• Our hope-filled future is bound up in sharing the story of Jesus, in discipling others, in bringing those disciples together into communities of believers, and in developing and releasing those believers to create other communities... till Jesus the King comes again!

Are You a Lifer?

Words are a tricky thing.  Different meanings can be attributed to the same word depending on the context, culture and generation.  For example, the French equivalent for the word “opportunity” is “l’opportunité”.  That is practically the same spelling.  However, the meaning of the word in each language is very different.  In American English, it means a chance or an occasion [to do something].  Whereas, in French, it means a one off opportunity that may not soon be repeated.  So, you can probably understand why French believers snickered one day when the American leading worship said: “I am grateful for this ‘opportunité’ to lead worship this morning.

We need to better understand our context and audience, and then adapt our language in order to communicate clearly.  That is a little of how I feel in our mobilization discussions.  Those of us from the earlier generations (that is, pre 80s) talk about short-term and long-term workers.  Those terms can have either a negative or a very different meaning for those from later generations (that is, post 80s).  Probably not the best word choice to be using in our discussions.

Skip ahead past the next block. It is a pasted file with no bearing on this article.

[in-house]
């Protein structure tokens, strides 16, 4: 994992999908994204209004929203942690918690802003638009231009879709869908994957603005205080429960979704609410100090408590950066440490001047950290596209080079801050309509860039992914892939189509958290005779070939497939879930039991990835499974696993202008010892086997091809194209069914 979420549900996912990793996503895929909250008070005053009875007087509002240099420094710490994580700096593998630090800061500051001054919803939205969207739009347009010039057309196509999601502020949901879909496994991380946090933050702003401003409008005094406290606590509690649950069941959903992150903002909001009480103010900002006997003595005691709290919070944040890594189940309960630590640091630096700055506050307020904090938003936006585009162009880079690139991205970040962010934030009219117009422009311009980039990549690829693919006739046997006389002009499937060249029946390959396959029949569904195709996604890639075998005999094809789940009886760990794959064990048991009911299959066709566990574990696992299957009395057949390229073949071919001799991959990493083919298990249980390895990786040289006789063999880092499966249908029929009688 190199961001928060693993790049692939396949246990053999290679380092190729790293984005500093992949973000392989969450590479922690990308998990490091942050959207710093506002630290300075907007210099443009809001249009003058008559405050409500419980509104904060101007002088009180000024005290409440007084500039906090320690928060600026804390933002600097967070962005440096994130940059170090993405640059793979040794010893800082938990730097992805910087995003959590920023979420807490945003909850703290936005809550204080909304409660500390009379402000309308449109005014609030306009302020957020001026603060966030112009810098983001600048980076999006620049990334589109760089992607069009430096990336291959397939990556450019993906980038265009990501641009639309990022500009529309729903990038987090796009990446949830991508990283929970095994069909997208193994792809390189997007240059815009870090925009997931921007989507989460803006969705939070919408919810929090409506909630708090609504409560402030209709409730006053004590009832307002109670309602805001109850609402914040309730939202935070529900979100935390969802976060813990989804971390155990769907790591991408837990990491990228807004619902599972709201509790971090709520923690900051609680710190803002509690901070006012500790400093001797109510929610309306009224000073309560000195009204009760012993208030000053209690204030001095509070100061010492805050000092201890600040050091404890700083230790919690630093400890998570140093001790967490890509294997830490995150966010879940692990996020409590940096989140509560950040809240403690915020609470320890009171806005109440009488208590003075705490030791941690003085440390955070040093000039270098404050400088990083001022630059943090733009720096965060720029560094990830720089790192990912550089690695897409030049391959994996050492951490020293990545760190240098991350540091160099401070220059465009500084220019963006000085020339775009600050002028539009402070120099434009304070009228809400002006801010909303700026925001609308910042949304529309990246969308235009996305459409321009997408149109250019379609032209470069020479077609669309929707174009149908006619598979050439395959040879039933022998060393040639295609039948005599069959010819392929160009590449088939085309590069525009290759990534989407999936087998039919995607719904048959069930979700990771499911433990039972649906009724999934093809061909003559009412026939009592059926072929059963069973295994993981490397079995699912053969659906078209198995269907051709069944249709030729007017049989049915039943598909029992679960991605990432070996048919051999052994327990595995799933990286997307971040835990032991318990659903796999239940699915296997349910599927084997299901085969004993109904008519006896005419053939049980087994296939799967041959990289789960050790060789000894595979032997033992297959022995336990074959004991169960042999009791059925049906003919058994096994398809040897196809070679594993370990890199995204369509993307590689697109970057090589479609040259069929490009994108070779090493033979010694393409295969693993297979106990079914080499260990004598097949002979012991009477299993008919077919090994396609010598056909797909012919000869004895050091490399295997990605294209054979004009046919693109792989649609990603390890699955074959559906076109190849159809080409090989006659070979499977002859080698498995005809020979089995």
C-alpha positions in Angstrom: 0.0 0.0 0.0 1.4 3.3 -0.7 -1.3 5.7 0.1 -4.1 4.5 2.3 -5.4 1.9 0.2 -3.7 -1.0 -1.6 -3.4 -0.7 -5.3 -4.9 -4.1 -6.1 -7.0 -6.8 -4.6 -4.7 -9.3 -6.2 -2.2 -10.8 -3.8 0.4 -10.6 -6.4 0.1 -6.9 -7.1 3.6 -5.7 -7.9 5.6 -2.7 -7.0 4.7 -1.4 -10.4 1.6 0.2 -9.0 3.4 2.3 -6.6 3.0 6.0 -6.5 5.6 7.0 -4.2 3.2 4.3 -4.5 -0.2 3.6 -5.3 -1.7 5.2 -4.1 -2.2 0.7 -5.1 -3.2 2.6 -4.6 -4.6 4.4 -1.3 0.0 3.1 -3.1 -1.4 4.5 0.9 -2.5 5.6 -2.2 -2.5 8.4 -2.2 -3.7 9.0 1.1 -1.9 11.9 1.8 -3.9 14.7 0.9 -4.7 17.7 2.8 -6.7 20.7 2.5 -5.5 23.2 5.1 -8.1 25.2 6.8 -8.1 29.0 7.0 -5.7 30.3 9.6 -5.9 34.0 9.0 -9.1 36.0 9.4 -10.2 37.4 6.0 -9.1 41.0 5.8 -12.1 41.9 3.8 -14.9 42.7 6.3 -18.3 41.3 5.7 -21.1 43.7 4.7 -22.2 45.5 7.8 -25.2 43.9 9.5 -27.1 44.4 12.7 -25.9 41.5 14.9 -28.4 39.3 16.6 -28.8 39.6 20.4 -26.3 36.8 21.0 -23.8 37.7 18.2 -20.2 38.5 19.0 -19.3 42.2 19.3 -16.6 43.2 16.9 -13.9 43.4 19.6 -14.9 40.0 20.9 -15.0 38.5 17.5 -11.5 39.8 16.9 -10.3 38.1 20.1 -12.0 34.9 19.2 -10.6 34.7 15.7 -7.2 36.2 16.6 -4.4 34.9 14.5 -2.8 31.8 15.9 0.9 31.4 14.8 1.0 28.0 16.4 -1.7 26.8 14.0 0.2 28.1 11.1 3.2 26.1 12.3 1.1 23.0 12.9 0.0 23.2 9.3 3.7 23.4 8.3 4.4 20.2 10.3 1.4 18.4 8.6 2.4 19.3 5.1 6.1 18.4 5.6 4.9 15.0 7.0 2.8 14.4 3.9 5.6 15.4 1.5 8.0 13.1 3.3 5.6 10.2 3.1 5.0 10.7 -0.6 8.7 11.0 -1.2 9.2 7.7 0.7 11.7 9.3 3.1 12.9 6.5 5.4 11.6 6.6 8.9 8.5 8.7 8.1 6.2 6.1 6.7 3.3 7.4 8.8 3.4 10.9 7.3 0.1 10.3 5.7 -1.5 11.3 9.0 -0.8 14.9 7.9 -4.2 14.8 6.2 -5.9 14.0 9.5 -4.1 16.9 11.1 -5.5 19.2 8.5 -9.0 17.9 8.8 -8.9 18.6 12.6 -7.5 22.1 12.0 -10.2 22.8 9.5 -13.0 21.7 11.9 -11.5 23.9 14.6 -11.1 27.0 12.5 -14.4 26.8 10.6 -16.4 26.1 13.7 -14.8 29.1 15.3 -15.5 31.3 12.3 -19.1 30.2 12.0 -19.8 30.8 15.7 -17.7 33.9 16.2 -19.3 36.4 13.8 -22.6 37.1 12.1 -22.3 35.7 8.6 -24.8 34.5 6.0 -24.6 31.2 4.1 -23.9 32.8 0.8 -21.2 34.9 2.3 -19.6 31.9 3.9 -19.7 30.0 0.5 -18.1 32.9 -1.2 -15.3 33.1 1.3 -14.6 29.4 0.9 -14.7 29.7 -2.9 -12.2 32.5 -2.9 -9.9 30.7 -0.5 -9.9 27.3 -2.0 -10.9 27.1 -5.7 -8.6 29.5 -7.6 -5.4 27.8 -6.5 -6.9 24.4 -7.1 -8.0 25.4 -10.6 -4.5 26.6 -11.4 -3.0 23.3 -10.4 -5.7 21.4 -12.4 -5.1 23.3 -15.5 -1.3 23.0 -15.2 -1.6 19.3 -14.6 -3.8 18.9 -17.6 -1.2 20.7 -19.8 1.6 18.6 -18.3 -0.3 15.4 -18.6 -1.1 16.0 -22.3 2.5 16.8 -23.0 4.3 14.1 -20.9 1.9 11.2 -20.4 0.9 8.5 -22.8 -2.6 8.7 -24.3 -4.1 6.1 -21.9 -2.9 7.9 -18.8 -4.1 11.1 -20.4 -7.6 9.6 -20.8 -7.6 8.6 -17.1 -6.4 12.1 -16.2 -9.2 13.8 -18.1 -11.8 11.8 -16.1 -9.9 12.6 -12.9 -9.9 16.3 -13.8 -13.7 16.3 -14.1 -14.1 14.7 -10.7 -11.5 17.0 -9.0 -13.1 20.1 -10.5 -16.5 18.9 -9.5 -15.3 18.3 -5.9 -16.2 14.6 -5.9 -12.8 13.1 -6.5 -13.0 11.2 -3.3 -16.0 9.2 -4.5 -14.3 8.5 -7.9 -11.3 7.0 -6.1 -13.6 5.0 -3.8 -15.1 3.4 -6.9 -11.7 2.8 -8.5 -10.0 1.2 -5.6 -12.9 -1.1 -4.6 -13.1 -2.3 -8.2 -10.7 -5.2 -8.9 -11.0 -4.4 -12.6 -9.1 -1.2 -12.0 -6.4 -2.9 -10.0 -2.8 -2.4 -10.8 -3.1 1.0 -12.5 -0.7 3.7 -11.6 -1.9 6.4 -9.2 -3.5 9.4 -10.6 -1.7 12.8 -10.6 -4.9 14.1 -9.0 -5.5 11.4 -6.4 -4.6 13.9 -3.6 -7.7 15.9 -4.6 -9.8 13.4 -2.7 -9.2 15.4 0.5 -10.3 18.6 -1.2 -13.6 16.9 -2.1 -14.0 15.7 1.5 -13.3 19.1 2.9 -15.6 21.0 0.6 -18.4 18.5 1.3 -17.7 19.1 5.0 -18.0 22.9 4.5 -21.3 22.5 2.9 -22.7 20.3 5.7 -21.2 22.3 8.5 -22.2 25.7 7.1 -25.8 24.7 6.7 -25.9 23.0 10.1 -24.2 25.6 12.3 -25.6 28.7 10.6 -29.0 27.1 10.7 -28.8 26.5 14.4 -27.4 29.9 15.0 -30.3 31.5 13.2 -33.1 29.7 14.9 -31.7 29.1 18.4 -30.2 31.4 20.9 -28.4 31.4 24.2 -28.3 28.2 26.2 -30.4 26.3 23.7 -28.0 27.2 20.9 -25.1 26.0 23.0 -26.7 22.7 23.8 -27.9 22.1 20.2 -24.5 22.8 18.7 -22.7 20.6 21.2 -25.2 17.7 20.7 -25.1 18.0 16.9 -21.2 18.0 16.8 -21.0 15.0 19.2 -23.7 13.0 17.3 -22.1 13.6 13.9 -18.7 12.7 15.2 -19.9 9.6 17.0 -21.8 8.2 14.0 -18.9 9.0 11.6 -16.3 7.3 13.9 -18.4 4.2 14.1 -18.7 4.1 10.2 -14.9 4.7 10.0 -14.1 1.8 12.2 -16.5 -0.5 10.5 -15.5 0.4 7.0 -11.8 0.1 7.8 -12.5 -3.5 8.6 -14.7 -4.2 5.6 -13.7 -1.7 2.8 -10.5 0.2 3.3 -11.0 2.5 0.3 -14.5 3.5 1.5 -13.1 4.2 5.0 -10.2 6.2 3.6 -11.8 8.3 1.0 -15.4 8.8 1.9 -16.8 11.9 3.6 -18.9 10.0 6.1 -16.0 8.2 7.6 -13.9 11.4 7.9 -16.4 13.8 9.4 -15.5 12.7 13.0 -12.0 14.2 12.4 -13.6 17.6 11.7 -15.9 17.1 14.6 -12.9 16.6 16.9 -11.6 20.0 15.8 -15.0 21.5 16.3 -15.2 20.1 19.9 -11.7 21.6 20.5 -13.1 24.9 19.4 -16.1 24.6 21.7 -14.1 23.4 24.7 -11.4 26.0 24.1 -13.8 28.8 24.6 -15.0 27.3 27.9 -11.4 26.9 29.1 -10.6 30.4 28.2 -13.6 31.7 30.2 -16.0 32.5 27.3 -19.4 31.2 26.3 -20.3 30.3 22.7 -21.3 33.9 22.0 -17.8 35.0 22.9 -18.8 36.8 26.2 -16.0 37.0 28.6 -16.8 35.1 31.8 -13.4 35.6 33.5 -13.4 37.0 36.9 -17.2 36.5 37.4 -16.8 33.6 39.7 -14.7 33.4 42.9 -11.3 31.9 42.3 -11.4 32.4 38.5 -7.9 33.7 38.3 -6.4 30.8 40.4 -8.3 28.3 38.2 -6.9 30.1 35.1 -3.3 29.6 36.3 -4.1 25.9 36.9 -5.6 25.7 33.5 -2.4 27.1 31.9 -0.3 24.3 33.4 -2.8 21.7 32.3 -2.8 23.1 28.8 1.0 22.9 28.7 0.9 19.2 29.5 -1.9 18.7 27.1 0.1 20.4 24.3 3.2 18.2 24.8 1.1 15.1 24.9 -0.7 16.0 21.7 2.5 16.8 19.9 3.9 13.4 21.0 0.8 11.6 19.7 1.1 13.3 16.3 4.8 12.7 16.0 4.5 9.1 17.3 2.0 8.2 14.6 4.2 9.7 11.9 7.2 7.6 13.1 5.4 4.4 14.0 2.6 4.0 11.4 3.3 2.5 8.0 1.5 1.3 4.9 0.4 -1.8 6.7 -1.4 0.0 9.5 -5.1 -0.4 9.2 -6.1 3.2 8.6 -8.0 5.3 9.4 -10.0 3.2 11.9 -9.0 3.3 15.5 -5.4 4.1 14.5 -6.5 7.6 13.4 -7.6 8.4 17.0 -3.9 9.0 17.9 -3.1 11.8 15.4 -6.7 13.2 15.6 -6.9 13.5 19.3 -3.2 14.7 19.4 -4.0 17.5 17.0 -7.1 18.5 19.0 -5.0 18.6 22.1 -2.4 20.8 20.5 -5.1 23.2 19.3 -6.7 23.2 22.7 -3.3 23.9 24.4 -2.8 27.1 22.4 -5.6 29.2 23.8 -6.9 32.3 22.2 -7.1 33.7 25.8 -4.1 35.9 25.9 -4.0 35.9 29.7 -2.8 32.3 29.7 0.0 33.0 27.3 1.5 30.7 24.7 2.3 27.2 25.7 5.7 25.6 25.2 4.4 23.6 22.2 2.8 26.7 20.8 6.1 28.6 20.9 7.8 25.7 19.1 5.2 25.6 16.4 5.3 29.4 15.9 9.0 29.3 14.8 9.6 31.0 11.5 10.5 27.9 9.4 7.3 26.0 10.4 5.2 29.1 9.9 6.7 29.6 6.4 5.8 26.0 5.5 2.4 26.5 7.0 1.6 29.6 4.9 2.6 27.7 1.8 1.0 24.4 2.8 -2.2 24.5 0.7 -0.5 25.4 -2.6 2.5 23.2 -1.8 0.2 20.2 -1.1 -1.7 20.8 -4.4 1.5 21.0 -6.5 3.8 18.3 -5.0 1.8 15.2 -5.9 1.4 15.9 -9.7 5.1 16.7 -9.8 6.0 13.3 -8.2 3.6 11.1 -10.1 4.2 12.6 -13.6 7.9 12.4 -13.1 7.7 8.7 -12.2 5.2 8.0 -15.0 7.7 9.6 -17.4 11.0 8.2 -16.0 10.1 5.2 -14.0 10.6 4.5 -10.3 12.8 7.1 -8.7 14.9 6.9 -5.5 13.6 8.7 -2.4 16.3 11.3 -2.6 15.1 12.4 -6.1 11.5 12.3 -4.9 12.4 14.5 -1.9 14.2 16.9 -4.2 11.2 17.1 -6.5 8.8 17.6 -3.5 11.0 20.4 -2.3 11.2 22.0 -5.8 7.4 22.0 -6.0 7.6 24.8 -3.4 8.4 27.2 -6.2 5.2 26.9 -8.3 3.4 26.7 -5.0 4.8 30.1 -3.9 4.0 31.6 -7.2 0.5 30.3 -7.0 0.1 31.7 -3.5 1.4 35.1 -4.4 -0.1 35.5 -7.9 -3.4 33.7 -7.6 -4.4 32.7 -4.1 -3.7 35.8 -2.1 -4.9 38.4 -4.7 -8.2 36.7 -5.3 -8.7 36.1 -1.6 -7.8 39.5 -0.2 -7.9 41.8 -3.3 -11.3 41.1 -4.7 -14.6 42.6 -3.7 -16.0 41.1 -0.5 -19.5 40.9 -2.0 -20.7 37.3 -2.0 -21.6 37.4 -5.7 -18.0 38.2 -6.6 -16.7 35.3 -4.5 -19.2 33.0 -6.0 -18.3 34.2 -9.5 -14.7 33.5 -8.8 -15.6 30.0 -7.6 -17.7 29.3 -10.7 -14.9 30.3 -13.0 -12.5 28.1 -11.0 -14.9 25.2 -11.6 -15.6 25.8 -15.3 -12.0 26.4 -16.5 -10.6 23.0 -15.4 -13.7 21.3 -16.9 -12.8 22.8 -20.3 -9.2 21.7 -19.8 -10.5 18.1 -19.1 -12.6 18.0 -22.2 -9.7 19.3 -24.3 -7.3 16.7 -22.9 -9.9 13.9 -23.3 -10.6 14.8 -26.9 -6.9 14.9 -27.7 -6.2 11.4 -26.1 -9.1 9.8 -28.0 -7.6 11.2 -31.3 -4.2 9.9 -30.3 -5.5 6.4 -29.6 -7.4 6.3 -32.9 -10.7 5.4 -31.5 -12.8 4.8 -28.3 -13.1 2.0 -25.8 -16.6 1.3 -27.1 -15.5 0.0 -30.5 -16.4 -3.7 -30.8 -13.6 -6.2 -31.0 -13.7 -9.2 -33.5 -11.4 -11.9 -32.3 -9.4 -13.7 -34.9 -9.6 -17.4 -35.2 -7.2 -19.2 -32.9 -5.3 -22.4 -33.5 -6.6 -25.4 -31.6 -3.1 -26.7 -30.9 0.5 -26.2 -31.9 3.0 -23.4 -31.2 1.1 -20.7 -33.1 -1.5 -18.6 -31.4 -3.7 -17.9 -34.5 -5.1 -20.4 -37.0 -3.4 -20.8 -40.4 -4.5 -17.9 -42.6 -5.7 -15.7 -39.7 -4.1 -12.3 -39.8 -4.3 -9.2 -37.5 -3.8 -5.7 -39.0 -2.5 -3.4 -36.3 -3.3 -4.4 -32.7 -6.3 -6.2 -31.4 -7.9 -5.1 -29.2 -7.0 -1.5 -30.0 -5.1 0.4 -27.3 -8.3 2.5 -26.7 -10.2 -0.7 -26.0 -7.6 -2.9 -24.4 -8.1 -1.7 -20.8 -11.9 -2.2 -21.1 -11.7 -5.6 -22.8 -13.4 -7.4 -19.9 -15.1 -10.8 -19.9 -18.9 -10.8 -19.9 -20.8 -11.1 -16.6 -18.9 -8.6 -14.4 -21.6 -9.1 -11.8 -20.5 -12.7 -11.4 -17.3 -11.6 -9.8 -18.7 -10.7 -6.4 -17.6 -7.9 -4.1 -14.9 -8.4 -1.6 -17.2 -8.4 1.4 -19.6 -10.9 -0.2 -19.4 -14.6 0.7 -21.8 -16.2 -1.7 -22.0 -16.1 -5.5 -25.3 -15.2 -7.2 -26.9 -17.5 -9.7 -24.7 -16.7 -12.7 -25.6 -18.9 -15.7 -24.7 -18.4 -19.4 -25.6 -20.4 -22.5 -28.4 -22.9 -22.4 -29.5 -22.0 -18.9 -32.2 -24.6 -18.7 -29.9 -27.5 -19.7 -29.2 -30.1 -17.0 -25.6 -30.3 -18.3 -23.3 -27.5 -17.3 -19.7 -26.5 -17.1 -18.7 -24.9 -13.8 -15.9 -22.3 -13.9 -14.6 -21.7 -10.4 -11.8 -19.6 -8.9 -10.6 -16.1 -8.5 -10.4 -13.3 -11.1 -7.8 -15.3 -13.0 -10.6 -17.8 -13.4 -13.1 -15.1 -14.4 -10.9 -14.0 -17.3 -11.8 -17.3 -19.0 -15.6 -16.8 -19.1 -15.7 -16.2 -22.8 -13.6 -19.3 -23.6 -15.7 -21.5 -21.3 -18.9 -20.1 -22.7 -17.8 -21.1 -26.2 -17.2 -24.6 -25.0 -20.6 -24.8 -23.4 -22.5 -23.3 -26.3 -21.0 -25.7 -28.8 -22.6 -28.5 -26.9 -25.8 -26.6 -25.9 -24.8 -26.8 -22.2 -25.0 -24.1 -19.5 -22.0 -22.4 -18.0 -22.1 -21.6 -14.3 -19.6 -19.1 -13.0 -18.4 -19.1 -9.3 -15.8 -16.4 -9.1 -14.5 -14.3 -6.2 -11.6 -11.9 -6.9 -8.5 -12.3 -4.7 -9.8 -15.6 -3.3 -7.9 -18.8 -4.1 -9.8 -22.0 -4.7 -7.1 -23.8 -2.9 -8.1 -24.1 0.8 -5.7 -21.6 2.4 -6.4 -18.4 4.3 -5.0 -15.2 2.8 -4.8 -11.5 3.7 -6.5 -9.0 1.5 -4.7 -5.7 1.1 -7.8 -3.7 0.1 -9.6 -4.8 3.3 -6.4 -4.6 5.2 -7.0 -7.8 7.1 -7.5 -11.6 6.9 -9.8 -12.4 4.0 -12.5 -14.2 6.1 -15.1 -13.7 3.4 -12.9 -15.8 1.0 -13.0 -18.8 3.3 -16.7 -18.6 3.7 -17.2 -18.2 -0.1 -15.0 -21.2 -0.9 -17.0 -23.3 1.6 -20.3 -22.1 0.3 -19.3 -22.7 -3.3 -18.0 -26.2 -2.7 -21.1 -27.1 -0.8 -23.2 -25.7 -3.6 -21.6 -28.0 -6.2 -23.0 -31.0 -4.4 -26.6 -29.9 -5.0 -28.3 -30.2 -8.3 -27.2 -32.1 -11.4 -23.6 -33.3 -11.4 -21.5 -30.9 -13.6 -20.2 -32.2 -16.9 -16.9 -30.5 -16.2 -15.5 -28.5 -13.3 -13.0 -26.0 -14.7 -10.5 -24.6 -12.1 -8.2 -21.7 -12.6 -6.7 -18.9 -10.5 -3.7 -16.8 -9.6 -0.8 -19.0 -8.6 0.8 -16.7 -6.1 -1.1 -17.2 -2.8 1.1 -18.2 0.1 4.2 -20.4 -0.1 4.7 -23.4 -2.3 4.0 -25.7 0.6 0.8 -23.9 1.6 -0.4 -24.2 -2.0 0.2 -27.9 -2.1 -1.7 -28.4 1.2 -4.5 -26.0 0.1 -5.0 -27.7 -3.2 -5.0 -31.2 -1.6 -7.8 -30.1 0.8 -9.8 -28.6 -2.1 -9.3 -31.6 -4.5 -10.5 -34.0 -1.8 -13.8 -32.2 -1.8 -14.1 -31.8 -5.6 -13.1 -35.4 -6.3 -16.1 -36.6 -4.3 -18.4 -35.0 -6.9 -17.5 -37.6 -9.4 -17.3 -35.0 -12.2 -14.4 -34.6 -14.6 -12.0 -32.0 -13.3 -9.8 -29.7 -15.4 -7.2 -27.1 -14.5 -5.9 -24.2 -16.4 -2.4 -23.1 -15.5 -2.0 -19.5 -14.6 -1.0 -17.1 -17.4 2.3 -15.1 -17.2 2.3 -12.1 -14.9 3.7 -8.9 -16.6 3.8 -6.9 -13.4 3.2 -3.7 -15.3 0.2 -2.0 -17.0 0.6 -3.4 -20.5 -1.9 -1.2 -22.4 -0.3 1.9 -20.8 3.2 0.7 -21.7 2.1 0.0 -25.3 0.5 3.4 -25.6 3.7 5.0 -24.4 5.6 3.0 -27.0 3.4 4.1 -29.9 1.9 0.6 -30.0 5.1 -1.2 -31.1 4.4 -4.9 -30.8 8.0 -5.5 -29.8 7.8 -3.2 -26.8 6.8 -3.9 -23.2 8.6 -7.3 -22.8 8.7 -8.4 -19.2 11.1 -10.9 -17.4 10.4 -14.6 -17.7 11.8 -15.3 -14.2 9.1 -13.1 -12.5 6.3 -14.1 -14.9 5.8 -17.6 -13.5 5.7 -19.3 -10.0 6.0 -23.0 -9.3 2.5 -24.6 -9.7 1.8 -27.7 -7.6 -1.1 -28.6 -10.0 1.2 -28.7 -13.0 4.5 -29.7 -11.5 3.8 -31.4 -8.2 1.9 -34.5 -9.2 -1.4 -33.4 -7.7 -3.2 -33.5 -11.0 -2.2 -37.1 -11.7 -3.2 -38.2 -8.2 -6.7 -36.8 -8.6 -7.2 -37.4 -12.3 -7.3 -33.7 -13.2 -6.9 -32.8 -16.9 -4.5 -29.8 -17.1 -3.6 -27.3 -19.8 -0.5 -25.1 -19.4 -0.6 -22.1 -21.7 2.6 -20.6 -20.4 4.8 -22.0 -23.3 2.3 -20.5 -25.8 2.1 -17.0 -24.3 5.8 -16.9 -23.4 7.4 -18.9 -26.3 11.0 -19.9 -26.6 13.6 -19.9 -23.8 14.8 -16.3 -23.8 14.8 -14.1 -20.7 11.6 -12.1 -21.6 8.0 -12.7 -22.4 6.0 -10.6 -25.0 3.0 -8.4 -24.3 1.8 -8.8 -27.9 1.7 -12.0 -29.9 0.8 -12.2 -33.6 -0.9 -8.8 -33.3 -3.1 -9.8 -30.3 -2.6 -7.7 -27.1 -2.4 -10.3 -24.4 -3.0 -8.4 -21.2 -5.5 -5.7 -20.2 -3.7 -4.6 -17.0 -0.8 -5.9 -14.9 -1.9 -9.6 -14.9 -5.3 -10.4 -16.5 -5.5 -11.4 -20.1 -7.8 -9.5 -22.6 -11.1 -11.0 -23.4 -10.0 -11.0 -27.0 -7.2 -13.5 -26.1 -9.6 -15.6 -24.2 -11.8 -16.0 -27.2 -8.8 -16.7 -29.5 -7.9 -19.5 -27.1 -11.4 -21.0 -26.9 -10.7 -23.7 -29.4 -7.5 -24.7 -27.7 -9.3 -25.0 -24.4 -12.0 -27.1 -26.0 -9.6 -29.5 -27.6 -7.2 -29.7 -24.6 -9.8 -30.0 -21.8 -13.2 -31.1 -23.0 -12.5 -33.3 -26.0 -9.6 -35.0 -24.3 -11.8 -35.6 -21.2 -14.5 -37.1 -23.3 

There is no question about the need for ‘longer term’ work.  There are many things that simply will not happen in cross cultural ministry if sufficient time is not given to that effort.  But how do we express a key principle in other words?

That’s why I’m starting to call myself now a ‘lifer’ (see Global Mission Handbook, 166).   A ‘lifer’ is a person who has simply chosen to give his/her life, to make his/her career to minister in cross cultural contexts.  Those who come out for short or midterm opportunities are a certainly a vital part of the larger ministry.  But, “it’s the [lifer] who, over time, builds relationships with the people, understands their culture and sensitively contextualizes the gospel within that vibrant reality.” (166)

We’re looking for ‘lifers’.

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